vb.net barcode scanner tutorial Robotic arm kit fifteen in Android

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15.2 Robotic arm kit fifteen
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15.3 Preassembled gearbox
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15.4 Test circuit schematic
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one transistor (per motor) should be turned on at a time. If two transistors to the same motor are accidentally turned on at the same time, it will be the equivalent of creating a short circuit. Each DC motor in the robotic arm is controlled by two transistors on the interface in a similar manner.
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PC interface construction
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The PC interface schematic is shown in Fig. 15.5. If you purchase the PC interface kit, the printed circuit board (PCB) parts placement is shown in Fig. 15.6. Begin construction by first identifying the component mounting side of the PCB. The component side has the white line drawings of the resistors, transistors, diodes, integrated circuits (IC), and DB25 connector. All components are mounted on the component side. In general, after soldering a component to the board, clip away any excess wire from the underside of the PCB. It s a good idea to follow the sequence for mounting the components. Begin by mounting the
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15.5 PC interface schematic fifteen
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15.6 Parts placement diagram for PC interface
100K-ohm resistors (color bands brown, black, yellow, gold, or silver) labeled R1 through R10. Next mount the fives diodes D1 to D5, making sure the black band on the diode faces toward the DB25 connector, as shown on the white line component drawing. Next mount 15K-ohm resistors (color bands brown, green, orange, gold, or silver) R11 and R13. Mount the red light-emitting diode (LED) in the R12 position on the board. The positive lead of the LED is mounted in the label R12 hole. Next mount the 14- and 20-pin sockets in the U1 and U2 positions. Mount and solder the DB25 right angle connector. Do not force the DB25 pins through the board; it is a precision fit. If necessary, gently rock the connector in, making sure not to bend any pins. Mount the slide switch and the 7805 voltage regulator. Cut and solder four wires above the switch. Take care to keep the wire orientation as shown. Mount and solder the TIP 120 and TIP 125 transistors. Finish the project by mounting the eightposition header and 3" connection cable. The header is mounted so the longer leads face upward. Insert the two ICs, the 74LS373 and 74LS164, into their respective IC sockets. Be sure to orient the chip indentation on the top side of the chip with the indentation on the white line drawing. You may notice that there are places for additional components. This is for an additional AC adapter. Figure 15.7 shows the top side of the finished interface.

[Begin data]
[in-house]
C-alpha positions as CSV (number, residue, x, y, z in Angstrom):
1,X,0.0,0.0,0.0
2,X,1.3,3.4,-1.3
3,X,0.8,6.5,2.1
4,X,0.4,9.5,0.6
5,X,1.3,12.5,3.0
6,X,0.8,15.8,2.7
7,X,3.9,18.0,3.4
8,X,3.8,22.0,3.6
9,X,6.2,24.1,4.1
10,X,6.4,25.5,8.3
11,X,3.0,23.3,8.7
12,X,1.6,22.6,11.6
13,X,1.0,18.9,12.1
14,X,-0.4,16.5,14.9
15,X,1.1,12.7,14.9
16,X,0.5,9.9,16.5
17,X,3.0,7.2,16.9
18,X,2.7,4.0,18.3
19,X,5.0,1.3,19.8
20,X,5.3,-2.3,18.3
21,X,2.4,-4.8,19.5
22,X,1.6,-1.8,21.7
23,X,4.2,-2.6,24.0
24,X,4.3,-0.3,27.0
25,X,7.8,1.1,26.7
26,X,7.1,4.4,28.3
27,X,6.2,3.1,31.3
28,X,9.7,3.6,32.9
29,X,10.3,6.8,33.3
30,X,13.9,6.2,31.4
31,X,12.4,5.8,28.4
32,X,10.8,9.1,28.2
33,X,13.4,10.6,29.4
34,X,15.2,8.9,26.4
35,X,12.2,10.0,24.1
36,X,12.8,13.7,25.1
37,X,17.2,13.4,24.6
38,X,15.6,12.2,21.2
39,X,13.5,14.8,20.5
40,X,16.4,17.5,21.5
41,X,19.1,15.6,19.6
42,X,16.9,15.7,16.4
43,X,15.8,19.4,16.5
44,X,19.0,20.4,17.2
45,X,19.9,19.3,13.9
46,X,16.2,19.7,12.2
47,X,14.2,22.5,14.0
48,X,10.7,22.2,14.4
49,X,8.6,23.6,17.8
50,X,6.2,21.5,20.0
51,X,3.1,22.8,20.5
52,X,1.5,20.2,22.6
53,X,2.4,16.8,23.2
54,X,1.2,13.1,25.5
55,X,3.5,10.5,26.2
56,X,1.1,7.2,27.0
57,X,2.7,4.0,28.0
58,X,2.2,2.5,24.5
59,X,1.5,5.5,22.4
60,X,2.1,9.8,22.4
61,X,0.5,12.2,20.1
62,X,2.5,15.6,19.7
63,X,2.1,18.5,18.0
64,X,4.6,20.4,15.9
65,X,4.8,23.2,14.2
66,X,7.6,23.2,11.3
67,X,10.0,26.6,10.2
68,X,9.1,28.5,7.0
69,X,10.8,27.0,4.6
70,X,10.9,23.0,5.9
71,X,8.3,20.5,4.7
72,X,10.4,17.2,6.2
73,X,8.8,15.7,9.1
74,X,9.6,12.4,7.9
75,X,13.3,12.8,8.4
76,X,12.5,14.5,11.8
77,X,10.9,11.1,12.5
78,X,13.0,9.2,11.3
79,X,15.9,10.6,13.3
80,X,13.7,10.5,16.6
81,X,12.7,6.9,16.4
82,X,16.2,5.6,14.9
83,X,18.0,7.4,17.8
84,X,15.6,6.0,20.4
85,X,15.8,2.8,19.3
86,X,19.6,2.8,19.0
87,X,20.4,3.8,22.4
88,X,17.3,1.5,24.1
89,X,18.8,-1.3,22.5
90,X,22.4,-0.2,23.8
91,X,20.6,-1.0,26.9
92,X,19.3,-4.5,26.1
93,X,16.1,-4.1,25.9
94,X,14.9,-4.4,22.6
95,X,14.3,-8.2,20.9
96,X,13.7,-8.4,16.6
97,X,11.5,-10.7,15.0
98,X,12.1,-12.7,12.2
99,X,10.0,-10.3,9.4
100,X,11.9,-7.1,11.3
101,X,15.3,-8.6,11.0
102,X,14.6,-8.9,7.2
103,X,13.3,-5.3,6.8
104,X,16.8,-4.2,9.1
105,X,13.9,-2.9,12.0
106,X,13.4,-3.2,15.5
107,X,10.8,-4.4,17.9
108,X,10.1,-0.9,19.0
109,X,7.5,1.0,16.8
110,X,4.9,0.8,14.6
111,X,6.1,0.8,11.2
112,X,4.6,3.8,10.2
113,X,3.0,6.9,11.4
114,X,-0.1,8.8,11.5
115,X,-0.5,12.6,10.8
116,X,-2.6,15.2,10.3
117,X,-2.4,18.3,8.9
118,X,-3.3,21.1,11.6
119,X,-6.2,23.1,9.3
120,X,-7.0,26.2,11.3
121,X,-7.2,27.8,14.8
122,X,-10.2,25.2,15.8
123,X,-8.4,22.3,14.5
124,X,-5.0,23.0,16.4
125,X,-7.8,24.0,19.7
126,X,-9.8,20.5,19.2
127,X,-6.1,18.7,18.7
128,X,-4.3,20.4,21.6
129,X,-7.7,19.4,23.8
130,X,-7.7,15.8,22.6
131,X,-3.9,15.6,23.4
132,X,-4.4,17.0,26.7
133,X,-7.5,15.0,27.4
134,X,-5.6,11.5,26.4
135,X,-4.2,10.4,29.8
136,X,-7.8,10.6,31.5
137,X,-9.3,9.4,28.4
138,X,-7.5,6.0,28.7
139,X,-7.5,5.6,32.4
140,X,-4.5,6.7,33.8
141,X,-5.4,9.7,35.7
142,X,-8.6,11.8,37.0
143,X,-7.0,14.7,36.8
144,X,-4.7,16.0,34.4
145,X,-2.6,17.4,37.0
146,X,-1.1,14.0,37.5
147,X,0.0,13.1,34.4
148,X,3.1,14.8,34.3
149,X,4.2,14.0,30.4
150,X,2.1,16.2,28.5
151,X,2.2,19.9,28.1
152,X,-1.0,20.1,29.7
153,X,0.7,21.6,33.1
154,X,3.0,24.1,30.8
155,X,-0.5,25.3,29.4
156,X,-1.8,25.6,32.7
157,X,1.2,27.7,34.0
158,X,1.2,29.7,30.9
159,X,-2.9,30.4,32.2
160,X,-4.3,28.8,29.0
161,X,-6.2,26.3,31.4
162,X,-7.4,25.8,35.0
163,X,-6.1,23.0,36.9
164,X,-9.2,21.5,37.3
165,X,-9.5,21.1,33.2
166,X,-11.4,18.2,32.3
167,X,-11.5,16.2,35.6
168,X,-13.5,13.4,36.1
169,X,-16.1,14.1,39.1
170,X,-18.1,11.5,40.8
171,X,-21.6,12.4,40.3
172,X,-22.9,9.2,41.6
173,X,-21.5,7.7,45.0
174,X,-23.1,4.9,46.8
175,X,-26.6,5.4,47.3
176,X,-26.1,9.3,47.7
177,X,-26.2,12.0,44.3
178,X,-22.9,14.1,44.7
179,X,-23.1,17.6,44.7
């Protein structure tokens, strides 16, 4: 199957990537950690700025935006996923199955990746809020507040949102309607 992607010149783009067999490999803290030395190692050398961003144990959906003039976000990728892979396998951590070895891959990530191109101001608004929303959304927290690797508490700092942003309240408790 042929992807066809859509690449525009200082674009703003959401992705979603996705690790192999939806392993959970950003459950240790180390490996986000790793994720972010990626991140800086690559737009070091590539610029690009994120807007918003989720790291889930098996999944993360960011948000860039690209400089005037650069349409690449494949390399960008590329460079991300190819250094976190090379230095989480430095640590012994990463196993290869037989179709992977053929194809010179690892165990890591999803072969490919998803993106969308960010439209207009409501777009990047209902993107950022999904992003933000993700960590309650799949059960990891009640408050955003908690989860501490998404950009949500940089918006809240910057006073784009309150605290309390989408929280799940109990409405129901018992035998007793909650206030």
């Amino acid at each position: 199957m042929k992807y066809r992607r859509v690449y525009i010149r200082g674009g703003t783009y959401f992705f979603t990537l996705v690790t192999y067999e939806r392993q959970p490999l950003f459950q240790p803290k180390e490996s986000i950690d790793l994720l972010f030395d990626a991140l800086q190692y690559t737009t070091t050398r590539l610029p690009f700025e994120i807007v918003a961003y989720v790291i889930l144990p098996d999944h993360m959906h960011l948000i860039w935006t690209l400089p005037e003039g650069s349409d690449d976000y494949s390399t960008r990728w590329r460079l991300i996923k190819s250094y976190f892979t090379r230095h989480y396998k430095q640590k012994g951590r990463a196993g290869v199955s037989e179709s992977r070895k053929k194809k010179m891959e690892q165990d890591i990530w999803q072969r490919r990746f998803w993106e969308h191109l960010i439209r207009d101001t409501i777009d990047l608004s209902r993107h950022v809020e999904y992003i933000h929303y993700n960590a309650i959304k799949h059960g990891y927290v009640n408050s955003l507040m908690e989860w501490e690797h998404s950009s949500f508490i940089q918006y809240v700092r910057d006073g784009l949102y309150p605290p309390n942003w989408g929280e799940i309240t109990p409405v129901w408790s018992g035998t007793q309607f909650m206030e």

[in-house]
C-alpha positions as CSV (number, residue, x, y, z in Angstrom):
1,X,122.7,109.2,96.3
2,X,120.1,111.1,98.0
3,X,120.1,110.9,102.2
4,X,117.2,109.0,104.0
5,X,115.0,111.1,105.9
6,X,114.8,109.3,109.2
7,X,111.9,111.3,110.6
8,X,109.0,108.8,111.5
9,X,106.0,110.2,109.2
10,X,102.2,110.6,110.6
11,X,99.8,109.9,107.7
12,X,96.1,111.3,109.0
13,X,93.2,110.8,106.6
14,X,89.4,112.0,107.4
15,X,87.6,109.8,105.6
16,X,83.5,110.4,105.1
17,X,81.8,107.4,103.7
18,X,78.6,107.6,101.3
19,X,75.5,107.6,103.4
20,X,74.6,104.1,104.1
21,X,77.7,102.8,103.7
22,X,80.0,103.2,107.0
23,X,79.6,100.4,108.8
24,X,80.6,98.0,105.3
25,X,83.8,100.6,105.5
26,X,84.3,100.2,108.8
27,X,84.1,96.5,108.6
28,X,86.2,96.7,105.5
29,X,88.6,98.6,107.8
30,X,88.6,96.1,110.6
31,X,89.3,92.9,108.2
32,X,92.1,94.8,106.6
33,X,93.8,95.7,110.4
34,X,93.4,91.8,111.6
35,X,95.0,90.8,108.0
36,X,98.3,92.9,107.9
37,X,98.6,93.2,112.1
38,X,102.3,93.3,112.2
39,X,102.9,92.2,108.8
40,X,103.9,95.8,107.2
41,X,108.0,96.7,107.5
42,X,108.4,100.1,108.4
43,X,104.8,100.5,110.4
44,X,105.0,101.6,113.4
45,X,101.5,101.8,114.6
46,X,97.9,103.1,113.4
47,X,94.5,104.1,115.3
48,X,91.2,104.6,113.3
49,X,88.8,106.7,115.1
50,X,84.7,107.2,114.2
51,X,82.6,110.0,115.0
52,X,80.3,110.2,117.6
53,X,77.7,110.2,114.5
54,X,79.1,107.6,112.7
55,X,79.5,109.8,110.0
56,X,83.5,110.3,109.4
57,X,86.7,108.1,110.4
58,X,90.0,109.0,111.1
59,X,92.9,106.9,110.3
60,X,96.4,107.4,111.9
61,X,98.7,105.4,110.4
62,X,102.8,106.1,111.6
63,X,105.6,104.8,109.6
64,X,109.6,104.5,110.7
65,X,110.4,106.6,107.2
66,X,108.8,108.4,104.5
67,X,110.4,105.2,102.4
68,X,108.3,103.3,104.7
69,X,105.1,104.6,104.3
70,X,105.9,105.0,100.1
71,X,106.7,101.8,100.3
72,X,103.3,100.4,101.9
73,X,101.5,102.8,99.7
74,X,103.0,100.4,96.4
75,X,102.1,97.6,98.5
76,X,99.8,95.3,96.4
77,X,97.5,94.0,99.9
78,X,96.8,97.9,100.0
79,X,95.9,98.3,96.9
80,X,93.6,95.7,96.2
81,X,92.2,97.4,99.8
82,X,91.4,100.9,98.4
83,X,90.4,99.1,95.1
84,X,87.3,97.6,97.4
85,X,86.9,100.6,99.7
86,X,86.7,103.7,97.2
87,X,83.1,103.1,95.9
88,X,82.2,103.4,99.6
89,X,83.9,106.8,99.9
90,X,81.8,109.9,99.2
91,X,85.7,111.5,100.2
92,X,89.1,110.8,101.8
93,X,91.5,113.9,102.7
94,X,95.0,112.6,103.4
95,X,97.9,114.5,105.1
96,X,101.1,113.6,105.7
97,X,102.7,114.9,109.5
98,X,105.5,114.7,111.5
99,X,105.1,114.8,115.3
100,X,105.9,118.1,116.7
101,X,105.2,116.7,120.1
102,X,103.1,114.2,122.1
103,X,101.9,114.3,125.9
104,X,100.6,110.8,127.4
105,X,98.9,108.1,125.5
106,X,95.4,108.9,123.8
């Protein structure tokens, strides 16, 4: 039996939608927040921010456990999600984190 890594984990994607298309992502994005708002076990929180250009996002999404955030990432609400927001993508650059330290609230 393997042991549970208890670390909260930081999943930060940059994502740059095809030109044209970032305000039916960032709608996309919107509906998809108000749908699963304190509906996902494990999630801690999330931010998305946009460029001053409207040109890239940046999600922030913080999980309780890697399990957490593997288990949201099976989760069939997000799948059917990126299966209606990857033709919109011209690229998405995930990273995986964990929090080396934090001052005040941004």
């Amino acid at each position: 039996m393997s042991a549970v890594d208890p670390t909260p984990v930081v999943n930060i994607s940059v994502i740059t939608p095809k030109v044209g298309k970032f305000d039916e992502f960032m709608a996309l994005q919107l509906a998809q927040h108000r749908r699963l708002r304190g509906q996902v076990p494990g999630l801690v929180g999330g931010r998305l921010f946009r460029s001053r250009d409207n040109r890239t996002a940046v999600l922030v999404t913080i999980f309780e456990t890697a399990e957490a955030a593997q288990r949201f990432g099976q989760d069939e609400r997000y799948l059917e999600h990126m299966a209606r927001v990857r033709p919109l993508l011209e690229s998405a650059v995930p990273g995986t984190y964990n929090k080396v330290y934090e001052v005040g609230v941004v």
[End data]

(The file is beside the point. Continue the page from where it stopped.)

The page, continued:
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15.7 Assembled PC interface (top)
How the interface works
The robotic arm contains five DC motors. We need 10 input/output (I/O) lines to control each motor and direction. The parallel (printer) port on the IBM PC and compatibles has only eight I/O lines. To increase the number of I/O lines, the robotic arm interface incorporates a serial in, parallel out (SIPO) integrated circuit, the 74LS164. By using just two lines off the parallel port, lines D0 and D1, to send serial information to the chip, we can add eight I/O lines. Although eight I/O lines are available off the 74LS164, the interface requires just five of those I/O lines. When serial information is transmitted into the 74LS164 chip, the parallel output of the chip shifts in response. If the outputs of the 74LS164 were directly connected to the transistors, the arm functions would switch on and off as the serial information clocked in. Obviously that would not be a suitable situation. To prevent this from happening, a second chip is added to the interface, the 74LS373 octal latch. The 74LS373 octal latch has eight input lines and eight output lines. Binary information placed on the input lines is transmitted (made transparent) to the output lines when the chip is enabled. When the chip is not enabled, the information on the output lines is latched. When latched, the binary information on the input lines has no effect on the status of the output lines. When all serial information has been transmitted into the chip, the 74LS373 octal latch is enabled, via parallel port pin D2. This allows the parallel information from the 74LS164 to be transmitted to the output lines of the 74LS373. The output lines from the 74LS373 switch the TIP 120 transistors on and off, thereby controlling the robotic arm functions. The process is repeated for each new com fifteen
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